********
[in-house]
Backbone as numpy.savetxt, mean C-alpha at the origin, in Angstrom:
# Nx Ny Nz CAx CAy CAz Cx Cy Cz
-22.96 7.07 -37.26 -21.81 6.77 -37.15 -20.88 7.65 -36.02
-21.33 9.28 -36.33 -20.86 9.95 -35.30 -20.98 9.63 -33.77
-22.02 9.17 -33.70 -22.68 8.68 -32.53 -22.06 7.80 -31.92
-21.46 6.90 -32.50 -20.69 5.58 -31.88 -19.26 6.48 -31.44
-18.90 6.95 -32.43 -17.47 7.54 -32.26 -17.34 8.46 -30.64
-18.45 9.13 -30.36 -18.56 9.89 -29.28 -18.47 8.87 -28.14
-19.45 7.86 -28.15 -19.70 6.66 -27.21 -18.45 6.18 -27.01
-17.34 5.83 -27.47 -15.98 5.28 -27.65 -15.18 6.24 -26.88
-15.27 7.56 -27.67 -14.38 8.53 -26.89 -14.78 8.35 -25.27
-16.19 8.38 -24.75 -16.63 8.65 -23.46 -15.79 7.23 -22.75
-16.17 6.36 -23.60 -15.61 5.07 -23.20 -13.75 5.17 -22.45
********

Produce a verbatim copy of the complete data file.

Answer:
[in-house]
Backbone as numpy.savetxt, mean C-alpha at the origin, in Angstrom:
# Nx Ny Nz CAx CAy CAz Cx Cy Cz
-22.96 7.07 -37.26 -21.81 6.77 -37.15 -20.88 7.65 -36.02
-21.33 9.28 -36.33 -20.86 9.95 -35.30 -20.98 9.63 -33.77
-22.02 9.17 -33.70 -22.68 8.68 -32.53 -22.06 7.80 -31.92
-21.46 6.90 -32.50 -20.69 5.58 -31.88 -19.26 6.48 -31.44
-18.90 6.95 -32.43 -17.47 7.54 -32.26 -17.34 8.46 -30.64
-18.45 9.13 -30.36 -18.56 9.89 -29.28 -18.47 8.87 -28.14
-19.45 7.86 -28.15 -19.70 6.66 -27.21 -18.45 6.18 -27.01
-17.34 5.83 -27.47 -15.98 5.28 -27.65 -15.18 6.24 -26.88
-15.27 7.56 -27.67 -14.38 8.53 -26.89 -14.78 8.35 -25.27
-16.19 8.38 -24.75 -16.63 8.65 -23.46 -15.79 7.23 -22.75
-16.17 6.36 -23.60 -15.61 5.07 -23.20 -13.75 5.17 -22.45